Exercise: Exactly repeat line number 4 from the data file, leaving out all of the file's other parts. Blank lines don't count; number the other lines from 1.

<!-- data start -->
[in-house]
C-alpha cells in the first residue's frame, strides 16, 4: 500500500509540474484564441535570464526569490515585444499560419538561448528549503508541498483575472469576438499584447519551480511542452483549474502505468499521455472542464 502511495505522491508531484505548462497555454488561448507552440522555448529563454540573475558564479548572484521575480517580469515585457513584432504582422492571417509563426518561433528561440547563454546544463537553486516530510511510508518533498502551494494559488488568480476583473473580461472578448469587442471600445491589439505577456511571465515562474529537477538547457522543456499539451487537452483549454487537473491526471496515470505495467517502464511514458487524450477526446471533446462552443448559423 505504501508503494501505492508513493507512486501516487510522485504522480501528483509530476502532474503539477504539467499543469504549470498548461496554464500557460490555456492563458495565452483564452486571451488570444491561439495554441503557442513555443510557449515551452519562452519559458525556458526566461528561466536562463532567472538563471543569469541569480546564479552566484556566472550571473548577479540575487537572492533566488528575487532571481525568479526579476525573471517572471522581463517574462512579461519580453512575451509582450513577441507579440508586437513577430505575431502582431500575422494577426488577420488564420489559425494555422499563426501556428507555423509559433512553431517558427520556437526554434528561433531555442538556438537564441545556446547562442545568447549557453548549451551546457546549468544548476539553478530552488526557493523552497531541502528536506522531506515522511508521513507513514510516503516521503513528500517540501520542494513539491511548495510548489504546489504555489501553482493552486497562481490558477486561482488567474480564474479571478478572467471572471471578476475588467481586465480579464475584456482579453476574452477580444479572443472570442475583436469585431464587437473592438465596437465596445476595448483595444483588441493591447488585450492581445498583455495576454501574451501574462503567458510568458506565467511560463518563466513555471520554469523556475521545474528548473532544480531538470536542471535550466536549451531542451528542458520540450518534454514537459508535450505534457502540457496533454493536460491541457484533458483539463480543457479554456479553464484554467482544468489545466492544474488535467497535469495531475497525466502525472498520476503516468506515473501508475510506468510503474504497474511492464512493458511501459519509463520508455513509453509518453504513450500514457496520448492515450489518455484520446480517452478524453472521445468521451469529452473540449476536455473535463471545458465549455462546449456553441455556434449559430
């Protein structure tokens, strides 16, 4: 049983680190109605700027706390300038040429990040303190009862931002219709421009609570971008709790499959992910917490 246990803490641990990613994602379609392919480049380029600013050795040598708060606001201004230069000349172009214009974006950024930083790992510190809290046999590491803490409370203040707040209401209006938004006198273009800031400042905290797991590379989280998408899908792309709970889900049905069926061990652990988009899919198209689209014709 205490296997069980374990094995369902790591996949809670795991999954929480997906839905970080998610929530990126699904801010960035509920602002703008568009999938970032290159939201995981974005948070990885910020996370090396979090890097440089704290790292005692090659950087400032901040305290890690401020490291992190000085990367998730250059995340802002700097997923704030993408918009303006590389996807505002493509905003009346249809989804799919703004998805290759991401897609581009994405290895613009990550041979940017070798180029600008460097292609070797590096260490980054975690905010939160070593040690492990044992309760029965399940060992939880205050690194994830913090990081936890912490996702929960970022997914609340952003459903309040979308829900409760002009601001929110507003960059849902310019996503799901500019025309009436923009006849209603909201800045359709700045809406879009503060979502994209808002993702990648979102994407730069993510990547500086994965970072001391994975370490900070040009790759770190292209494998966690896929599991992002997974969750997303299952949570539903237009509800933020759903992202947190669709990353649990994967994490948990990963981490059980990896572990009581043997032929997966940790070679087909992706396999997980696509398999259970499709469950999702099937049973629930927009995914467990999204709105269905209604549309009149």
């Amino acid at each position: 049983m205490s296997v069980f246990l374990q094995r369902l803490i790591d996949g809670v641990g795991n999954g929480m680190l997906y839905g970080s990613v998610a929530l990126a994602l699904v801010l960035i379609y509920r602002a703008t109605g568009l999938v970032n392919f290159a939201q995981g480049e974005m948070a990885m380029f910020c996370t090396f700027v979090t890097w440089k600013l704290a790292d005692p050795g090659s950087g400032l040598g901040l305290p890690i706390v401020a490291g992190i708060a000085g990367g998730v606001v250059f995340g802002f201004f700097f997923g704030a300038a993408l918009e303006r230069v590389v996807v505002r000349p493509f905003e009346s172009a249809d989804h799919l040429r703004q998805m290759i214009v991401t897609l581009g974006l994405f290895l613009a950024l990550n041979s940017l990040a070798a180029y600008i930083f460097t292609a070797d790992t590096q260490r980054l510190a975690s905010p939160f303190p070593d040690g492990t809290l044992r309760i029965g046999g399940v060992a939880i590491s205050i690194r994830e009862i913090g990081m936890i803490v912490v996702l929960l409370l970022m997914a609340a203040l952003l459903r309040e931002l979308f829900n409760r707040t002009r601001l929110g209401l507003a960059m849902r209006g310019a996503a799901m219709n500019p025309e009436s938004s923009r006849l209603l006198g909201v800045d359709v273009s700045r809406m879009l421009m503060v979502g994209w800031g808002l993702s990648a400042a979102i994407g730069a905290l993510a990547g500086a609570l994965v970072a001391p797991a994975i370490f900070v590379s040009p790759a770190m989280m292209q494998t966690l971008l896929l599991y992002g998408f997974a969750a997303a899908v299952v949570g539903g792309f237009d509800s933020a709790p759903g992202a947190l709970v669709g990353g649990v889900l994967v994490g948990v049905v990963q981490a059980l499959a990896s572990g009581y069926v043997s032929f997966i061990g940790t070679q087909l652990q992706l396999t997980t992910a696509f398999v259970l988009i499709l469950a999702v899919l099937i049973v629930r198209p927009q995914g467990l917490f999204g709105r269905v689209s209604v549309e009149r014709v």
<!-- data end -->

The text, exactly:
């Amino acid at each position: 049983m205490s296997v069980f246990l374990q094995r369902l803490i790591d996949g809670v641990g795991n999954g929480m680190l997906y839905g970080s990613v998610a929530l990126a994602l699904v801010l960035i379609y509920r602002a703008t109605g568009l999938v970032n392919f290159a939201q995981g480049e974005m948070a990885m380029f910020c996370t090396f700027v979090t890097w440089k600013l704290a790292d005692p050795g090659s950087g400032l040598g901040l305290p890690i706390v401020a490291g992190i708060a000085g990367g998730v606001v250059f995340g802002f201004f700097f997923g704030a300038a993408l918009e303006r230069v590389v996807v505002r000349p493509f905003e009346s172009a249809d989804h799919l040429r703004q998805m290759i214009v991401t897609l581009g974006l994405f290895l613009a950024l990550n041979s940017l990040a070798a180029y600008i930083f460097t292609a070797d790992t590096q260490r980054l510190a975690s905010p939160f303190p070593d040690g492990t809290l044992r309760i029965g046999g399940v060992a939880i590491s205050i690194r994830e009862i913090g990081m936890i803490v912490v996702l929960l409370l970022m997914a609340a203040l952003l459903r309040e931002l979308f829900n409760r707040t002009r601001l929110g209401l507003a960059m849902r209006g310019a996503a799901m219709n500019p025309e009436s938004s923009r006849l209603l006198g909201v800045d359709v273009s700045r809406m879009l421009m503060v979502g994209w800031g808002l993702s990648a400042a979102i994407g730069a905290l993510a990547g500086a609570l994965v970072a001391p797991a994975i370490f900070v590379s040009p790759a770190m989280m292209q494998t966690l971008l896929l599991y992002g998408f997974a969750a997303a899908v299952v949570g539903g792309f237009d509800s933020a709790p759903g992202a947190l709970v669709g990353g649990v889900l994967v994490g948990v049905v990963q981490a059980l499959a990896s572990g009581y069926v043997s032929f997966i061990g940790t070679q087909l652990q992706l396999t997980t992910a696509f398999v259970l988009i499709l469950a999702v899919l099937i049973v629930r198209p927009q995914g467990l917490f999204g709105r269905v689209s209604v549309e009149r014709v």